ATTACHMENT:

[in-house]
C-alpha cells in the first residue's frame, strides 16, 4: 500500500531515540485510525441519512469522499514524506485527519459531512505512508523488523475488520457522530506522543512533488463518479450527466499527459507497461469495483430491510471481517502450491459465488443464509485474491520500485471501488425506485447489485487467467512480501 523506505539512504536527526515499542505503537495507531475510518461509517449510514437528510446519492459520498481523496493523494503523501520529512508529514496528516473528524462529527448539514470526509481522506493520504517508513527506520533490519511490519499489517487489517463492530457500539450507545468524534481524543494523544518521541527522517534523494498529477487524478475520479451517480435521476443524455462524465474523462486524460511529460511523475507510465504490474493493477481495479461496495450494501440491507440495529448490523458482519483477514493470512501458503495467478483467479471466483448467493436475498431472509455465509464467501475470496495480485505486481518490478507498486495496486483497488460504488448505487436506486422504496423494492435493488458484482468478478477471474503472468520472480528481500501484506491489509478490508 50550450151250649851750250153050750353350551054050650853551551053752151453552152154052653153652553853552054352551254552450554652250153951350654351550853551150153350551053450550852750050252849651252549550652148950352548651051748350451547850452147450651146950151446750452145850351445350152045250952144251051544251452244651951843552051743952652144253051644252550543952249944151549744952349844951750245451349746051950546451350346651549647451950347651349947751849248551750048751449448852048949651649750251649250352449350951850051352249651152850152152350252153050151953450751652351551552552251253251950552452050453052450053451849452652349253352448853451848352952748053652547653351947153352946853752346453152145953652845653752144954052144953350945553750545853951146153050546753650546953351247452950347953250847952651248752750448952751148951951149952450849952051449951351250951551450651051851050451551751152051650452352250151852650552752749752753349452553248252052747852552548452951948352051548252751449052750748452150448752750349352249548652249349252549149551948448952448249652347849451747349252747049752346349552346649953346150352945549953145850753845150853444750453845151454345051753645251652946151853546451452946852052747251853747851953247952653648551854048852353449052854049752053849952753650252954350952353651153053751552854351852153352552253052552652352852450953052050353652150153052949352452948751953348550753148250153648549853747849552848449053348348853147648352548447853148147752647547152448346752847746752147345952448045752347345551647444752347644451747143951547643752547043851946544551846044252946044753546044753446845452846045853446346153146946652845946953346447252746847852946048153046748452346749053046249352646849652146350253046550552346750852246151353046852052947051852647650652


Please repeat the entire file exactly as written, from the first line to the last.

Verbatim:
[in-house]
C-alpha cells in the first residue's frame, strides 16, 4: 500500500531515540485510525441519512469522499514524506485527519459531512505512508523488523475488520457522530506522543512533488463518479450527466499527459507497461469495483430491510471481517502450491459465488443464509485474491520500485471501488425506485447489485487467467512480501 523506505539512504536527526515499542505503537495507531475510518461509517449510514437528510446519492459520498481523496493523494503523501520529512508529514496528516473528524462529527448539514470526509481522506493520504517508513527506520533490519511490519499489517487489517463492530457500539450507545468524534481524543494523544518521541527522517534523494498529477487524478475520479451517480435521476443524455462524465474523462486524460511529460511523475507510465504490474493493477481495479461496495450494501440491507440495529448490523458482519483477514493470512501458503495467478483467479471466483448467493436475498431472509455465509464467501475470496495480485505486481518490478507498486495496486483497488460504488448505487436506486422504496423494492435493488458484482468478478477471474503472468520472480528481500501484506491489509478490508 50550450151250649851750250153050750353350551054050650853551551053752151453552152154052653153652553853552054352551254552450554652250153951350654351550853551150153350551053450550852750050252849651252549550652148950352548651051748350451547850452147450651146950151446750452145850351445350152045250952144251051544251452244651951843552051743952652144253051644252550543952249944151549744952349844951750245451349746051950546451350346651549647451950347651349947751849248551750048751449448852048949651649750251649250352449350951850051352249651152850152152350252153050151953450751652351551552552251253251950552452050453052450053451849452652349253352448853451848352952748053652547653351947153352946853752346453152145953652845653752144954052144953350945553750545853951146153050546753650546953351247452950347953250847952651248752750448952751148951951149952450849952051449951351250951551450651051851050451551751152051650452352250151852650552752749752753349452553248252052747852552548452951948352051548252751449052750748452150448752750349352249548652249349252549149551948448952448249652347849451747349252747049752346349552346649953346150352945549953145850753845150853444750453845151454345051753645251652946151853546451452946852052747251853747851953247952653648551854048852353449052854049752053849952753650252954350952353651153053751552854351852153352552253052552652352852450953052050353652150153052949352452948751953348550753148250153648549853747849552848449053348348853147648352548447853148147752647547152448346752847746752147345952448045752347345551647444752347644451747143951547643752547043851946544551846044252946044753546044753446845452846045853446346153146946652845946953346447252746847852946048153046748452346749053046249352646849652146350253046550552346750852246151353046852052947051852647650652